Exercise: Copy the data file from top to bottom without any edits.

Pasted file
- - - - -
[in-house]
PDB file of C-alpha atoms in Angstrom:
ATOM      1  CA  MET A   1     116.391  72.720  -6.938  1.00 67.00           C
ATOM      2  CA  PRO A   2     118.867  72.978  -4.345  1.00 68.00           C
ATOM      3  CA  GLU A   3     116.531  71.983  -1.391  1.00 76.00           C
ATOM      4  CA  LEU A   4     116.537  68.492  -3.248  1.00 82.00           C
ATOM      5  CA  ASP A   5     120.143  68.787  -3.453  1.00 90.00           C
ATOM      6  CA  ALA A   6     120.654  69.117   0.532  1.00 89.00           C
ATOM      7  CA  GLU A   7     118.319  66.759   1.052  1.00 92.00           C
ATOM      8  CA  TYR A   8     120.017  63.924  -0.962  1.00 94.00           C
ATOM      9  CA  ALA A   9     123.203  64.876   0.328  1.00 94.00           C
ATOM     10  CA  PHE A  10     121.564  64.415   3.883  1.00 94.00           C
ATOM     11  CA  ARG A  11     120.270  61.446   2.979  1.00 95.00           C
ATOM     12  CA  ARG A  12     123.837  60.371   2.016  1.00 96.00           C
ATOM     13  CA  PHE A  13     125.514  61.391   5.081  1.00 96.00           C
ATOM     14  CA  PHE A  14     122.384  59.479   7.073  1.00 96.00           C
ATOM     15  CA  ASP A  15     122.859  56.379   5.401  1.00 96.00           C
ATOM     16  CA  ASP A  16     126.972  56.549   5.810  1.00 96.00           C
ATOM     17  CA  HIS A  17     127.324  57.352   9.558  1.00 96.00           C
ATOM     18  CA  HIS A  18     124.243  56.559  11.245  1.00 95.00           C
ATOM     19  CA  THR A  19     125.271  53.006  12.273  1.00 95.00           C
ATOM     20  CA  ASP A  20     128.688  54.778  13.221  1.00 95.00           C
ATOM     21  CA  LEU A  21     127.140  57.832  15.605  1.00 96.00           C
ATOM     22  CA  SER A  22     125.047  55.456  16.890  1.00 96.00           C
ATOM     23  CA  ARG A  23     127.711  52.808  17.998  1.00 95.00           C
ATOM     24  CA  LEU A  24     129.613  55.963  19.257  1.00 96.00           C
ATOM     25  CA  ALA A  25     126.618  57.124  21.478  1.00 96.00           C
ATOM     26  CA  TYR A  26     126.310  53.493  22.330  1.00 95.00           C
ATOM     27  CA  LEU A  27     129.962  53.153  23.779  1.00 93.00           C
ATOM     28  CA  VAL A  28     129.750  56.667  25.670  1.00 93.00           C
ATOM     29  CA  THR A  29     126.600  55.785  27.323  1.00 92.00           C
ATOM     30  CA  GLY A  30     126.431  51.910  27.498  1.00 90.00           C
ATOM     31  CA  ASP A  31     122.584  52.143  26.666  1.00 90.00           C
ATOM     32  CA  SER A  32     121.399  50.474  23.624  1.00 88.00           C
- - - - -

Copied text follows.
[in-house]
PDB file of C-alpha atoms in Angstrom:
ATOM      1  CA  MET A   1     116.391  72.720  -6.938  1.00 67.00           C
ATOM      2  CA  PRO A   2     118.867  72.978  -4.345  1.00 68.00           C
ATOM      3  CA  GLU A   3     116.531  71.983  -1.391  1.00 76.00           C
ATOM      4  CA  LEU A   4     116.537  68.492  -3.248  1.00 82.00           C
ATOM      5  CA  ASP A   5     120.143  68.787  -3.453  1.00 90.00           C
ATOM      6  CA  ALA A   6     120.654  69.117   0.532  1.00 89.00           C
ATOM      7  CA  GLU A   7     118.319  66.759   1.052  1.00 92.00           C
ATOM      8  CA  TYR A   8     120.017  63.924  -0.962  1.00 94.00           C
ATOM      9  CA  ALA A   9     123.203  64.876   0.328  1.00 94.00           C
ATOM     10  CA  PHE A  10     121.564  64.415   3.883  1.00 94.00           C
ATOM     11  CA  ARG A  11     120.270  61.446   2.979  1.00 95.00           C
ATOM     12  CA  ARG A  12     123.837  60.371   2.016  1.00 96.00           C
ATOM     13  CA  PHE A  13     125.514  61.391   5.081  1.00 96.00           C
ATOM     14  CA  PHE A  14     122.384  59.479   7.073  1.00 96.00           C
ATOM     15  CA  ASP A  15     122.859  56.379   5.401  1.00 96.00           C
ATOM     16  CA  ASP A  16     126.972  56.549   5.810  1.00 96.00           C
ATOM     17  CA  HIS A  17     127.324  57.352   9.558  1.00 96.00           C
ATOM     18  CA  HIS A  18     124.243  56.559  11.245  1.00 95.00           C
ATOM     19  CA  THR A  19     125.271  53.006  12.273  1.00 95.00           C
ATOM     20  CA  ASP A  20     128.688  54.778  13.221  1.00 95.00           C
ATOM     21  CA  LEU A  21     127.140  57.832  15.605  1.00 96.00           C
ATOM     22  CA  SER A  22     125.047  55.456  16.890  1.00 96.00           C
ATOM     23  CA  ARG A  23     127.711  52.808  17.998  1.00 95.00           C
ATOM     24  CA  LEU A  24     129.613  55.963  19.257  1.00 96.00           C
ATOM     25  CA  ALA A  25     126.618  57.124  21.478  1.00 96.00           C
ATOM     26  CA  TYR A  26     126.310  53.493  22.330  1.00 95.00           C
ATOM     27  CA  LEU A  27     129.962  53.153  23.779  1.00 93.00           C
ATOM     28  CA  VAL A  28     129.750  56.667  25.670  1.00 93.00           C
ATOM     29  CA  THR A  29     126.600  55.785  27.323  1.00 92.00           C
ATOM     30  CA  GLY A  30     126.431  51.910  27.498  1.00 90.00           C
ATOM     31  CA  ASP A  31     122.584  52.143  26.666  1.00 90.00           C
ATOM     32  CA  SER A  32     121.399  50.474  23.624  1.00 88.00           C